What to charge when adding a partner - The HuntingPA.com Outdoor Community
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post #1 of 39 (permalink) Unread 03-01-2020, 11:27 PM Thread Starter
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What to charge when adding a partner

I have a cabin with some property and a friend that has been asking to become a partner in it. Hypothetically, letís say that the property just appraised for $100,000. What would an appropriate charge to become a 50% partner. When I had the appraisal done, the agent said that if I was selling it, that he would have listed it for a higher amount, hoping to get the $100,000. But bringing in a partner would be a cash transaction, with no realtor fees and no sales tax. So I was thinking it would probably be appropriate to do it at a discounted rate, I just wasnít sure how much. If anybody has done this how did you handle it? Thanks.
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post #2 of 39 (permalink) Unread 03-02-2020, 06:16 AM
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I would just say, "sorry not interested in a partner". Then you have absolutely nothing to worry about. That's what I did.
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post #3 of 39 (permalink) Unread 03-02-2020, 06:45 AM
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Having good partners can be fantastic. Having a partner can become a nightmare. Think over all the things that move could bring.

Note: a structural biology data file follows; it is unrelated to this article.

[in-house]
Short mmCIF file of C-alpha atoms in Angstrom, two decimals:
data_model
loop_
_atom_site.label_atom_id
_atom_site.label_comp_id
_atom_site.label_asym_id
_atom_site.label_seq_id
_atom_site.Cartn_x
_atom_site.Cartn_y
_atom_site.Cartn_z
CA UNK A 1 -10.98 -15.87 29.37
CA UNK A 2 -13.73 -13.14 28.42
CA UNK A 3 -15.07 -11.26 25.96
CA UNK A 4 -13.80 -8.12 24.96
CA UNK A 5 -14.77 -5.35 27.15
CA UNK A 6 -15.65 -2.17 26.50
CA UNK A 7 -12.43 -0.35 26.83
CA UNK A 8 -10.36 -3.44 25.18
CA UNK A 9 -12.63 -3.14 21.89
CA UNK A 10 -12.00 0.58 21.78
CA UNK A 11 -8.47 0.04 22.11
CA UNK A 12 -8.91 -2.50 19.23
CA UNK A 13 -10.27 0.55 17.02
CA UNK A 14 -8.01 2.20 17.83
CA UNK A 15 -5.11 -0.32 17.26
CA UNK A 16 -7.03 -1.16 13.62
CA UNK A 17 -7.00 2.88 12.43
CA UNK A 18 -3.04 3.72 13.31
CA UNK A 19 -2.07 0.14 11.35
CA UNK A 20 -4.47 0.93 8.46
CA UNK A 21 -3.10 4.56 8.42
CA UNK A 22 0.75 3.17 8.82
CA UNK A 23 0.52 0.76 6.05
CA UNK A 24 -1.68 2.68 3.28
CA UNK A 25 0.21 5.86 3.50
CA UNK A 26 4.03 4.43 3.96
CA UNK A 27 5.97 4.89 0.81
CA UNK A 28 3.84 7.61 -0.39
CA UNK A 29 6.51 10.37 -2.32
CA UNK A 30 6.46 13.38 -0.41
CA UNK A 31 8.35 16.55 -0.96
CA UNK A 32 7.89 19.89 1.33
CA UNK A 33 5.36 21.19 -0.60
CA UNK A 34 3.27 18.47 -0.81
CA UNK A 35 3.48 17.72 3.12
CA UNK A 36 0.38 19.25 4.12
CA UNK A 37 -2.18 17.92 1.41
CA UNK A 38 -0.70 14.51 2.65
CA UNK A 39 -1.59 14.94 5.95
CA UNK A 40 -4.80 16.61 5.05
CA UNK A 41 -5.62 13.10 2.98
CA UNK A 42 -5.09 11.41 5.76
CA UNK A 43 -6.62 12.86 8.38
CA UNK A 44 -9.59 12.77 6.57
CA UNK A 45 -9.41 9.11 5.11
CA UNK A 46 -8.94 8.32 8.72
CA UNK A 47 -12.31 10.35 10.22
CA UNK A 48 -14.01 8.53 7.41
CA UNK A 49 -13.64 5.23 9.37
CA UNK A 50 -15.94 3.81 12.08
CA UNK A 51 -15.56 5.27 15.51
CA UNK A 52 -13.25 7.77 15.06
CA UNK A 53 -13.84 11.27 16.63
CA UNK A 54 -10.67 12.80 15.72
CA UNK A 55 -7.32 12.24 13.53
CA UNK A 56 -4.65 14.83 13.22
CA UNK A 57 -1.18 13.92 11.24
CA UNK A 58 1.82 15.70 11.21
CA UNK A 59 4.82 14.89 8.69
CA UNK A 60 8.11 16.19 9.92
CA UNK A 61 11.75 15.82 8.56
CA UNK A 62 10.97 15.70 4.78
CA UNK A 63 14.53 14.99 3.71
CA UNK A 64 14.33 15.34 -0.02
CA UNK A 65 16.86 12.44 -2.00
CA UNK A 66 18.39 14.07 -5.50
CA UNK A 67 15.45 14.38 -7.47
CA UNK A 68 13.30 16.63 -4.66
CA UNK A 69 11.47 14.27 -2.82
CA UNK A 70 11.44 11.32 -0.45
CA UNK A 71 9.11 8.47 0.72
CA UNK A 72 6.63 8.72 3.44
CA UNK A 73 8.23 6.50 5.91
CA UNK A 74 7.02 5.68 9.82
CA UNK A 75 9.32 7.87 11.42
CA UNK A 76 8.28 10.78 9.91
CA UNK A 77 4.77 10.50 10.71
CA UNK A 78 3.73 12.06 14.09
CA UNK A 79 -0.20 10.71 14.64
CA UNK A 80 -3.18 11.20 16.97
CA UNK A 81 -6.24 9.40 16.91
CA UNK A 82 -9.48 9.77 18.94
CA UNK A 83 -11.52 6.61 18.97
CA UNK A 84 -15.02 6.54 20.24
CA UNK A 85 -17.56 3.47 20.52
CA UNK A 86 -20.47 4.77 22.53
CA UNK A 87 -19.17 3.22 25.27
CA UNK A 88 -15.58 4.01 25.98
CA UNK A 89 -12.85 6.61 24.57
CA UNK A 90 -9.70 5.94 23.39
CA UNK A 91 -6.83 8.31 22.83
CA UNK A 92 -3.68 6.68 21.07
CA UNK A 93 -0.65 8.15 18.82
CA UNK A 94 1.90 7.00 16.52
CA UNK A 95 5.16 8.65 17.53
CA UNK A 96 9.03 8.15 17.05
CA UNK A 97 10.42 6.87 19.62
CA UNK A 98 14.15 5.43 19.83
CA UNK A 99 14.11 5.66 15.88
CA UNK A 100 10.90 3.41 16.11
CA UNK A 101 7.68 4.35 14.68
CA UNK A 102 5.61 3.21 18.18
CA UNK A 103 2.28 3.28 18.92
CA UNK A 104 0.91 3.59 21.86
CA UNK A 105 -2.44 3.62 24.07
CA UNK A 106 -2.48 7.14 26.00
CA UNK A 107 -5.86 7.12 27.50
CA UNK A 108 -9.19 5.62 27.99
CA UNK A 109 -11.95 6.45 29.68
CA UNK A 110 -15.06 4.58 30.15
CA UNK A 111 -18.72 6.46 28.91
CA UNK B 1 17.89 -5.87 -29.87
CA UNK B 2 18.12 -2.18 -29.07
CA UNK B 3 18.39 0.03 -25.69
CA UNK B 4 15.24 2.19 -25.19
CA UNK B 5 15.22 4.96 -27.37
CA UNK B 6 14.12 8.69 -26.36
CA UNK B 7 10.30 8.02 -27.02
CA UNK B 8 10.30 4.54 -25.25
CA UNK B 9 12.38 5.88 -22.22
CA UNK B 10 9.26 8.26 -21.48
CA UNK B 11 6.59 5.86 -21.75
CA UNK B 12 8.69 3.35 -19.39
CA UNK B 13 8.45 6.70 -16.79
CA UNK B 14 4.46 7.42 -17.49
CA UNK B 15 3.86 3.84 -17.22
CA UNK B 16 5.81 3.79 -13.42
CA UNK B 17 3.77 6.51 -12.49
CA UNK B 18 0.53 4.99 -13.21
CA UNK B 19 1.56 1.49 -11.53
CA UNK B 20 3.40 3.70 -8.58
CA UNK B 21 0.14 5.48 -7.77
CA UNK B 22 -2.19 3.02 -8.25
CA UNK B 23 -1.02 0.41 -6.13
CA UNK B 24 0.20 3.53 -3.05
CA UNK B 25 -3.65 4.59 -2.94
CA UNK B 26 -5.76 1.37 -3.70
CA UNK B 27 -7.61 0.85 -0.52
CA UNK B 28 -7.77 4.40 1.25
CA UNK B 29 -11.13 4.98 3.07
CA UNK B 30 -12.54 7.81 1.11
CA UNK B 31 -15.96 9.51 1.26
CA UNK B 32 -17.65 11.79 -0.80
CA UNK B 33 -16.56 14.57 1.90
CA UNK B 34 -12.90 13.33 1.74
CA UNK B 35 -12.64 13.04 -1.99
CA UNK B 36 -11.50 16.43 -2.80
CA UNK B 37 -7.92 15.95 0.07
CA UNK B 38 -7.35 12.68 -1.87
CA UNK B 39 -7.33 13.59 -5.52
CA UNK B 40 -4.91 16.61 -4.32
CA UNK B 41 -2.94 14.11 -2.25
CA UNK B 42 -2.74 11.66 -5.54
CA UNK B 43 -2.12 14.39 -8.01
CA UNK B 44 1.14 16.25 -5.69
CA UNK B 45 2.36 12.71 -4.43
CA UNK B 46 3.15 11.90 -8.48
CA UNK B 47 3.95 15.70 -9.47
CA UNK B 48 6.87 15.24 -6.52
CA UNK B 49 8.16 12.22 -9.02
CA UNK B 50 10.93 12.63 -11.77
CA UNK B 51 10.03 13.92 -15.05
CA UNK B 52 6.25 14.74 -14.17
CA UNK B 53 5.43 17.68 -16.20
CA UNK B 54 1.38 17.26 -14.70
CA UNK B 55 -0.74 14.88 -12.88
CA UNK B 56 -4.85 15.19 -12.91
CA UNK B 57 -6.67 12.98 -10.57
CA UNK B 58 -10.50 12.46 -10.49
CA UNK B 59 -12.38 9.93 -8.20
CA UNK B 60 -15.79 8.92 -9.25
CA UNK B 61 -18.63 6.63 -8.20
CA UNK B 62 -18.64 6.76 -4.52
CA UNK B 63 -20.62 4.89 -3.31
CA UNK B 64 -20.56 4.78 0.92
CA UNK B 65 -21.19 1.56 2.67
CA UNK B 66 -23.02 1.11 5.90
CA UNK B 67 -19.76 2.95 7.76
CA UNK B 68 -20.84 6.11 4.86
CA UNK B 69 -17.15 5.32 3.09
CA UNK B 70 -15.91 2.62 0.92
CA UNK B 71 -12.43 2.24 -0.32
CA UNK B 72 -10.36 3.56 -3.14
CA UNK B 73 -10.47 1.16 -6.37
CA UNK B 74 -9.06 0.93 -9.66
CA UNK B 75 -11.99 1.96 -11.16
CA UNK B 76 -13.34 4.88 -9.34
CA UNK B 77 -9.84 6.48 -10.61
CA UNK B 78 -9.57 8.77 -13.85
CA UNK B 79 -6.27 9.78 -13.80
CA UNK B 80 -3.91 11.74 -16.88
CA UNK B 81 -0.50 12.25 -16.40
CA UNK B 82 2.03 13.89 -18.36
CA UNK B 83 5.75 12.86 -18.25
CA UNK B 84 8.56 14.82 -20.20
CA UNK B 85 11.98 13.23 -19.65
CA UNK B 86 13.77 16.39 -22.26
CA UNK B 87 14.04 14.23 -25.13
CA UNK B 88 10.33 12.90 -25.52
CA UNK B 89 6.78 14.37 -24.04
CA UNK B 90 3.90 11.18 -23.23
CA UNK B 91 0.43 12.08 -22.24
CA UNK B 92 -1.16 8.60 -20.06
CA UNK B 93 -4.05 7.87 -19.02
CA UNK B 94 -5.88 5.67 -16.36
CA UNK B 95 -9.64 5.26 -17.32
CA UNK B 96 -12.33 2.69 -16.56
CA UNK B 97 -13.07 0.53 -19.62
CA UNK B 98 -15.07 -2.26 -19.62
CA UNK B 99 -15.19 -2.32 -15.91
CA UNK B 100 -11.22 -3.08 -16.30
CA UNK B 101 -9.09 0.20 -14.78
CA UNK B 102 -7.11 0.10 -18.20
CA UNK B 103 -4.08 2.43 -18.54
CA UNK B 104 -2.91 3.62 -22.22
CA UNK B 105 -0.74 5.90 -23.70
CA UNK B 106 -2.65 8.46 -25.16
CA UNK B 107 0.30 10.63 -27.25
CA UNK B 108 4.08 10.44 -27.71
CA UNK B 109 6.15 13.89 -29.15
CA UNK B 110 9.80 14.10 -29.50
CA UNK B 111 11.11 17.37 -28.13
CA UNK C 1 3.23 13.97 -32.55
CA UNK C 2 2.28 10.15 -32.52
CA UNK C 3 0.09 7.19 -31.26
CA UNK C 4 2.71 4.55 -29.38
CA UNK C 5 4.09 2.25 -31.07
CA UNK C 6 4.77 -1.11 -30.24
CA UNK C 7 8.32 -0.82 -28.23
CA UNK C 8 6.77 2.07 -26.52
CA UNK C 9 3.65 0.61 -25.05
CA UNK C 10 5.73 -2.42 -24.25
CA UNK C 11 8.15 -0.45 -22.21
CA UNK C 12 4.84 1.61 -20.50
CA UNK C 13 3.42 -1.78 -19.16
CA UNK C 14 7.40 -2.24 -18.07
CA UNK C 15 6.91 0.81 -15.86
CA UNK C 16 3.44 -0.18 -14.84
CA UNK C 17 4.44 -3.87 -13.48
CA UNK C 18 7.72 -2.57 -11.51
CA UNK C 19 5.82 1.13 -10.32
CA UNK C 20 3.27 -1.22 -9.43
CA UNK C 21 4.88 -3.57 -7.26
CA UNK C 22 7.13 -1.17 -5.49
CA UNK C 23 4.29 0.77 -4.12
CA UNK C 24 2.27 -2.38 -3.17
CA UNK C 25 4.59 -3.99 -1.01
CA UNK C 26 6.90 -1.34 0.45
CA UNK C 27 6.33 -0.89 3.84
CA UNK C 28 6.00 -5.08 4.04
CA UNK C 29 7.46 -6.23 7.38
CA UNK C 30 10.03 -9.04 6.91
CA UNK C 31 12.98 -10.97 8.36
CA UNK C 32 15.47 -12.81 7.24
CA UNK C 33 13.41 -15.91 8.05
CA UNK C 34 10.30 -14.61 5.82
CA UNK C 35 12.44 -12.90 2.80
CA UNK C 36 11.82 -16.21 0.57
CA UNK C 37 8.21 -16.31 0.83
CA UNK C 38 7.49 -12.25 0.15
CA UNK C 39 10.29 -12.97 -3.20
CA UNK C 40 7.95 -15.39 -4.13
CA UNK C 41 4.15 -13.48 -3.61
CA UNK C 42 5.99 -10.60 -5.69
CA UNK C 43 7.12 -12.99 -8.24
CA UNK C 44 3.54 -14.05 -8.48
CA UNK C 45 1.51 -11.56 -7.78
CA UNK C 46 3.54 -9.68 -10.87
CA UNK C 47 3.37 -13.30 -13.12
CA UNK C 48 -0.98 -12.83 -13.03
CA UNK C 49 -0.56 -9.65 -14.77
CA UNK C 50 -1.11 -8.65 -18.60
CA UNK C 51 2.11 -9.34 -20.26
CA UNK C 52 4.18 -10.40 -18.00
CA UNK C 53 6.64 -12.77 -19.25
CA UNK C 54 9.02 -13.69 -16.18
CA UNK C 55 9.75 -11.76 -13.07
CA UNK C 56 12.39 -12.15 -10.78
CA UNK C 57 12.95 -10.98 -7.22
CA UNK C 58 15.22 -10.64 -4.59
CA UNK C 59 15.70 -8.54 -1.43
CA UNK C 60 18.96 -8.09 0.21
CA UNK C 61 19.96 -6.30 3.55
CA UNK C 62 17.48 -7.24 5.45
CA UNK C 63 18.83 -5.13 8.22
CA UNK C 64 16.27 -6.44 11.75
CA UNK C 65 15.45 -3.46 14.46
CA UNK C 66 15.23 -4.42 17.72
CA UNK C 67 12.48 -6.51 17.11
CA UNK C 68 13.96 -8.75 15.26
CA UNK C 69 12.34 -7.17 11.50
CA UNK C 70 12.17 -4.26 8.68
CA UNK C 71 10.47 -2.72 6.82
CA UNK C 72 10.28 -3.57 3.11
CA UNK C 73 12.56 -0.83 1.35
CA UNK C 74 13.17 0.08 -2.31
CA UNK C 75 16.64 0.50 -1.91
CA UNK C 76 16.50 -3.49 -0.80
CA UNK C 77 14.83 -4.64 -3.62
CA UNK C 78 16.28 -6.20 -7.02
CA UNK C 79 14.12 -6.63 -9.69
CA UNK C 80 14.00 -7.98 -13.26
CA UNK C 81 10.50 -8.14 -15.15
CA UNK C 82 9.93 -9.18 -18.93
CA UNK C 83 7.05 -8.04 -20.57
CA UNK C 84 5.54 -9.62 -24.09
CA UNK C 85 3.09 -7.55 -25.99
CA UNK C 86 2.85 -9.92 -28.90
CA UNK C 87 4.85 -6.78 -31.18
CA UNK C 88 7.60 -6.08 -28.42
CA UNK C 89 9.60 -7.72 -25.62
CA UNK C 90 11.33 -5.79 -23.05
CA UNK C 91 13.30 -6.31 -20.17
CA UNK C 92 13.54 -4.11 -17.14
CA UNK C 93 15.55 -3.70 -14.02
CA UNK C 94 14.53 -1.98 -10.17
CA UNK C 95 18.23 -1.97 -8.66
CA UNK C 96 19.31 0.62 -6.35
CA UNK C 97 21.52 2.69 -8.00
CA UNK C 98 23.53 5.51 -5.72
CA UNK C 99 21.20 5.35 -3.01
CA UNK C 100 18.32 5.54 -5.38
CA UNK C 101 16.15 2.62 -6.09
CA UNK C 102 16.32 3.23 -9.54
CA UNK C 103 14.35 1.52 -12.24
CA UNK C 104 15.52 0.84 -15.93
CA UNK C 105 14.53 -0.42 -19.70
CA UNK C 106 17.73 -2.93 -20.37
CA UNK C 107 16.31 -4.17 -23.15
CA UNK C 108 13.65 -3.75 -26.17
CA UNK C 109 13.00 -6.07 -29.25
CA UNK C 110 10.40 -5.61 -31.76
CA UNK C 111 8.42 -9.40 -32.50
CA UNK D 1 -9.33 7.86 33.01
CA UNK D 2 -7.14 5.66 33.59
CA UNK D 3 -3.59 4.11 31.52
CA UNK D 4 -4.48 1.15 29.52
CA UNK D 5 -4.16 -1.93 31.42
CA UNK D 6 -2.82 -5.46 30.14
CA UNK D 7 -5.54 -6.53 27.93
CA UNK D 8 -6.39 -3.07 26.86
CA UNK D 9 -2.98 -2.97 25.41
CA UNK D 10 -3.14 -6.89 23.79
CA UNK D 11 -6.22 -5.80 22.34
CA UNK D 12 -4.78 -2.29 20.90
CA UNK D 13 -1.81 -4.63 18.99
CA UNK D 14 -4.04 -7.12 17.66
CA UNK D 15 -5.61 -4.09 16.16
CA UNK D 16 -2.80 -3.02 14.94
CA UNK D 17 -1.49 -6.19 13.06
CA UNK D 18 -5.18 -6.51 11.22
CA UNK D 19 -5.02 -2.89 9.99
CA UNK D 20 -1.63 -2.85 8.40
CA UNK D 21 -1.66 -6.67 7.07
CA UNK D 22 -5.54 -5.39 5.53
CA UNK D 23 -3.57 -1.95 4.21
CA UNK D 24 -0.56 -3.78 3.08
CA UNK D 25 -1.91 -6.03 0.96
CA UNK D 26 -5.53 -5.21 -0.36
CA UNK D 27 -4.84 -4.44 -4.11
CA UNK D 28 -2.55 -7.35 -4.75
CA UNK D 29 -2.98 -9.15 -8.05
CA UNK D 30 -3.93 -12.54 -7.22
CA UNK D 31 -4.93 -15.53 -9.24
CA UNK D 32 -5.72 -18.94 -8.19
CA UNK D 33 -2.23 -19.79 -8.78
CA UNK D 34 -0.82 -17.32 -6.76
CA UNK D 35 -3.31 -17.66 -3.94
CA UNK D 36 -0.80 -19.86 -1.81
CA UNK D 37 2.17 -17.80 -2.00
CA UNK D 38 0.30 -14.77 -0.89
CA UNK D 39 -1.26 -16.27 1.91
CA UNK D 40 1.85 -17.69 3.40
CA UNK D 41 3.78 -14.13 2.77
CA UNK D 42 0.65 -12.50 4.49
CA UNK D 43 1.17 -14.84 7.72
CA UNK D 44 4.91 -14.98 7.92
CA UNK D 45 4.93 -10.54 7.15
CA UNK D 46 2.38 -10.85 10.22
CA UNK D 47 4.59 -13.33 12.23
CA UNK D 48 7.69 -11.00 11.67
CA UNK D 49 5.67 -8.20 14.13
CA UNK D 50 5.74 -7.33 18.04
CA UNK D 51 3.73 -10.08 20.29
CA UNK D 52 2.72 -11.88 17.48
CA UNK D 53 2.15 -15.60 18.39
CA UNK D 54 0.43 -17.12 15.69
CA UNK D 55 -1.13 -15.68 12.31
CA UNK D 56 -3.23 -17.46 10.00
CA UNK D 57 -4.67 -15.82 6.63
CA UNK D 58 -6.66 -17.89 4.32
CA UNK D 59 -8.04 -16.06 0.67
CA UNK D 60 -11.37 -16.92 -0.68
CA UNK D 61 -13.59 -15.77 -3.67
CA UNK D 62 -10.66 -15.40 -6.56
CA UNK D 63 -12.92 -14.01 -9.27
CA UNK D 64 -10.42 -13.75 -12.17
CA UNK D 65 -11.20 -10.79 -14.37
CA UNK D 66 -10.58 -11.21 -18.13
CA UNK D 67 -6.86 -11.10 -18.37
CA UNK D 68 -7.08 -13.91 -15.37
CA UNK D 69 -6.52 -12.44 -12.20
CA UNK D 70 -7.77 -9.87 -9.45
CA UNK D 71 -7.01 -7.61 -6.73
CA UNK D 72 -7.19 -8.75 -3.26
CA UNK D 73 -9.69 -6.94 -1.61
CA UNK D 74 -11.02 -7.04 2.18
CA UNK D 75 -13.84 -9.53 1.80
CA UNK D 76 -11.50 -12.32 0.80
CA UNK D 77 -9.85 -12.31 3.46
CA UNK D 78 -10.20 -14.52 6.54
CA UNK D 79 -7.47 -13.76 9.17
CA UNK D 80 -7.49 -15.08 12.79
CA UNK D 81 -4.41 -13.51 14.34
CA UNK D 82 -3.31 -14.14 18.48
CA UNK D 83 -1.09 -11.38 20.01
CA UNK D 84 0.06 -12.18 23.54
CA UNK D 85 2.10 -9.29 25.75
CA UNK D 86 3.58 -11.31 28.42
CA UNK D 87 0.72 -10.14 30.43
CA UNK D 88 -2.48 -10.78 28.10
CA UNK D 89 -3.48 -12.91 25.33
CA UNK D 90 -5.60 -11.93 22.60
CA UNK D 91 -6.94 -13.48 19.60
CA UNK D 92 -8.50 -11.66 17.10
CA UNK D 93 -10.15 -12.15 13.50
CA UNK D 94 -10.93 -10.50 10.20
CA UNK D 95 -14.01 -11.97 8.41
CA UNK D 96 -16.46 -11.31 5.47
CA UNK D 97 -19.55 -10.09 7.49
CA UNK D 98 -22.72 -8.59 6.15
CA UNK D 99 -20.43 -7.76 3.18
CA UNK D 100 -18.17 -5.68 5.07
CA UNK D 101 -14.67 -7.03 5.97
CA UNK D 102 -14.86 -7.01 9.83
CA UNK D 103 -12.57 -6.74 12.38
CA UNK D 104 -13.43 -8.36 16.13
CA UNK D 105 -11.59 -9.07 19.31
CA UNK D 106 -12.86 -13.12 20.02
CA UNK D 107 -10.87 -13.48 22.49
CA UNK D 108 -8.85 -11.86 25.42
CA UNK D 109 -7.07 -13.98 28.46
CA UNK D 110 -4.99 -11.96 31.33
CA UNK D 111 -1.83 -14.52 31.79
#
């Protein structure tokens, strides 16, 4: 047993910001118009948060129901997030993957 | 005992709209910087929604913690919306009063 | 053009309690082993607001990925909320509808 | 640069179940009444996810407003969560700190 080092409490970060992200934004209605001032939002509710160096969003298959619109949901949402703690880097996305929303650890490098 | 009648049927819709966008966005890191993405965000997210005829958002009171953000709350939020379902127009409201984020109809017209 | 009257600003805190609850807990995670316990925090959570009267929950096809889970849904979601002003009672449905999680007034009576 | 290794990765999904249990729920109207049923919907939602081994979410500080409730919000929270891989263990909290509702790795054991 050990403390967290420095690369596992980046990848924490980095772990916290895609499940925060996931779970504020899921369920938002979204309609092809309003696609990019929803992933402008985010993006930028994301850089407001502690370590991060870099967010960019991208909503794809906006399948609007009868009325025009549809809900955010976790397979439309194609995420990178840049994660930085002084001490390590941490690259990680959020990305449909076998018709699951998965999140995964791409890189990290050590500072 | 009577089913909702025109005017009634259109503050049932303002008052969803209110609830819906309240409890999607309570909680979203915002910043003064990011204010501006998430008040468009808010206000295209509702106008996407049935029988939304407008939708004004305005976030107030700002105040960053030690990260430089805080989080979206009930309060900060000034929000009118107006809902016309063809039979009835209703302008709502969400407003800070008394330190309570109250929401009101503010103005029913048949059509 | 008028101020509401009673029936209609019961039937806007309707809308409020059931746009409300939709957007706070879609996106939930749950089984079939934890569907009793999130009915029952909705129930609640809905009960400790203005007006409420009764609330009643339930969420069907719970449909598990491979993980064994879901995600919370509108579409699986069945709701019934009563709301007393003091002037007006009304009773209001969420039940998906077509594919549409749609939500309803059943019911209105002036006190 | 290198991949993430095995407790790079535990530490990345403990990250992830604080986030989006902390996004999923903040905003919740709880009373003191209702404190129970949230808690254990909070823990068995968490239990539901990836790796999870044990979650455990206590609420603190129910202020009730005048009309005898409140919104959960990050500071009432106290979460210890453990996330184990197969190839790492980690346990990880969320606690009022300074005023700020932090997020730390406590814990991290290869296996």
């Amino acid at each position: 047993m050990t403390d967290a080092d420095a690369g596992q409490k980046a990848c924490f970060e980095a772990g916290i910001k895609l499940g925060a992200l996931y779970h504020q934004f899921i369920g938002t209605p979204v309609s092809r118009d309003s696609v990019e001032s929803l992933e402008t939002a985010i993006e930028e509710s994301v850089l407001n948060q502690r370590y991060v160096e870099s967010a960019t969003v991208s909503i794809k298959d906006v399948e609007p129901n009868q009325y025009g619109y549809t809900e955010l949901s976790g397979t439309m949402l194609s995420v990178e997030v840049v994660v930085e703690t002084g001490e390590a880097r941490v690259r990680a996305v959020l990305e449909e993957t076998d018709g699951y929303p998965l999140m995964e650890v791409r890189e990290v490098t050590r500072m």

If you feel very strongly that you would like to keep control of major issues concerning the camp, sell less than 50%. If financially you can handle it yourself, my advice is to keep it.

I have dealt with absentee owners for 17 years. One absent when the bills are due. Not 1 minute of work from any of them. Not 1.00 from them for equipment, service of equipment or driveway maintenance. 1/4 mile driveway. I could go on and on.

Second thought, Keep it if you can and tell your buddy he can contribute all he wants and use it when he wants to. Perhaps break it down to a yearly payment you both can live with.

Consider if you have children, they will be owners someday with the partners heirs. Just one nightmare possibility. Good luck!
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post #4 of 39 (permalink) Unread 03-02-2020, 07:06 AM
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Don't do it.
Tunadawg has your best option.
Be nice, be friendly but maintain a PERIMETER. Sandbag your position if you must.
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post #5 of 39 (permalink) Unread 03-02-2020, 08:17 AM
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Avoid it at all costs!
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post #6 of 39 (permalink) Unread 03-02-2020, 08:37 AM
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agreed avoid it at all costs. Kip Feroce has some good points as well as the other posters. I have heard to many horror stories about co owned camps. not trying to bash your friend but stay away from a partnership. good luck on your decision.
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post #7 of 39 (permalink) Unread 03-02-2020, 08:37 AM
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Singularity, when it comes to money, property, assets, etc. is the ONLY way to go unless you are aging and want to move some of those assests to your children so the govt doesnt take them away from you and your family when you die.